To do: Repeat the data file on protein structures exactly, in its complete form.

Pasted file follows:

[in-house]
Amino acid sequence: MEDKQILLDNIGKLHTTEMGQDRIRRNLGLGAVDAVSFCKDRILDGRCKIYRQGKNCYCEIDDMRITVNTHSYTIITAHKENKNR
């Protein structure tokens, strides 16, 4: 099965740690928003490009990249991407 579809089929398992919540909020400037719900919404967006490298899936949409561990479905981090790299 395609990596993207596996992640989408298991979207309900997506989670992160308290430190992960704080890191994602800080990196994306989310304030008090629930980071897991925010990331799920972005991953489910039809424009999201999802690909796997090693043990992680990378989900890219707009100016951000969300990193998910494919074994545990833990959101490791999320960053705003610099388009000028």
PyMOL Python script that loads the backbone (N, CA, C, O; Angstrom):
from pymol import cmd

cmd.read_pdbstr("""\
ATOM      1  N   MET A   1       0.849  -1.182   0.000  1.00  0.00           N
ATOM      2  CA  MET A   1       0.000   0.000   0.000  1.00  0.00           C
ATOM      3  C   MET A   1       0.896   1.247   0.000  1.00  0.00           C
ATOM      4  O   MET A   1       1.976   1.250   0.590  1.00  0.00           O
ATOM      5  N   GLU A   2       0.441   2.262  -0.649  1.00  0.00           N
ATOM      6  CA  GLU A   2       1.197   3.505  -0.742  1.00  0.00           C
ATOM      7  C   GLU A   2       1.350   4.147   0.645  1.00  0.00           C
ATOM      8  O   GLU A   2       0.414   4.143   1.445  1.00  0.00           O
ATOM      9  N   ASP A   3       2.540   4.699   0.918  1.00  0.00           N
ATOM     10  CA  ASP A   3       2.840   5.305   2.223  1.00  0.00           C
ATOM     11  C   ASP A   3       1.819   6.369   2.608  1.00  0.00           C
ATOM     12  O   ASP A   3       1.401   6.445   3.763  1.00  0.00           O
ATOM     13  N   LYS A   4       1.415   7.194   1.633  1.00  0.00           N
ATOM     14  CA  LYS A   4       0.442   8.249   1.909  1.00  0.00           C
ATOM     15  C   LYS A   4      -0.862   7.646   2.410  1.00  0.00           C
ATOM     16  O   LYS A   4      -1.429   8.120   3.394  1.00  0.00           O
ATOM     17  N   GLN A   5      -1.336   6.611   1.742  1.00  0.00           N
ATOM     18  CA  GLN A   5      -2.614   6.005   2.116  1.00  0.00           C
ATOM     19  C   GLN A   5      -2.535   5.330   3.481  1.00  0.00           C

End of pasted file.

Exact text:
[in-house]
Amino acid sequence: MEDKQILLDNIGKLHTTEMGQDRIRRNLGLGAVDAVSFCKDRILDGRCKIYRQGKNCYCEIDDMRITVNTHSYTIITAHKENKNR
């Protein structure tokens, strides 16, 4: 099965740690928003490009990249991407 579809089929398992919540909020400037719900919404967006490298899936949409561990479905981090790299 395609990596993207596996992640989408298991979207309900997506989670992160308290430190992960704080890191994602800080990196994306989310304030008090629930980071897991925010990331799920972005991953489910039809424009999201999802690909796997090693043990992680990378989900890219707009100016951000969300990193998910494919074994545990833990959101490791999320960053705003610099388009000028």
PyMOL Python script that loads the backbone (N, CA, C, O; Angstrom):
from pymol import cmd

cmd.read_pdbstr("""\
ATOM      1  N   MET A   1       0.849  -1.182   0.000  1.00  0.00           N
ATOM      2  CA  MET A   1       0.000   0.000   0.000  1.00  0.00           C
ATOM      3  C   MET A   1       0.896   1.247   0.000  1.00  0.00           C
ATOM      4  O   MET A   1       1.976   1.250   0.590  1.00  0.00           O
ATOM      5  N   GLU A   2       0.441   2.262  -0.649  1.00  0.00           N
ATOM      6  CA  GLU A   2       1.197   3.505  -0.742  1.00  0.00           C
ATOM      7  C   GLU A   2       1.350   4.147   0.645  1.00  0.00           C
ATOM      8  O   GLU A   2       0.414   4.143   1.445  1.00  0.00           O
ATOM      9  N   ASP A   3       2.540   4.699   0.918  1.00  0.00           N
ATOM     10  CA  ASP A   3       2.840   5.305   2.223  1.00  0.00           C
ATOM     11  C   ASP A   3       1.819   6.369   2.608  1.00  0.00           C
ATOM     12  O   ASP A   3       1.401   6.445   3.763  1.00  0.00           O
ATOM     13  N   LYS A   4       1.415   7.194   1.633  1.00  0.00           N
ATOM     14  CA  LYS A   4       0.442   8.249   1.909  1.00  0.00           C
ATOM     15  C   LYS A   4      -0.862   7.646   2.410  1.00  0.00           C
ATOM     16  O   LYS A   4      -1.429   8.120   3.394  1.00  0.00           O
ATOM     17  N   GLN A   5      -1.336   6.611   1.742  1.00  0.00           N
ATOM     18  CA  GLN A   5      -2.614   6.005   2.116  1.00  0.00           C
ATOM     19  C   GLN A   5      -2.535   5.330   3.481  1.00  0.00           C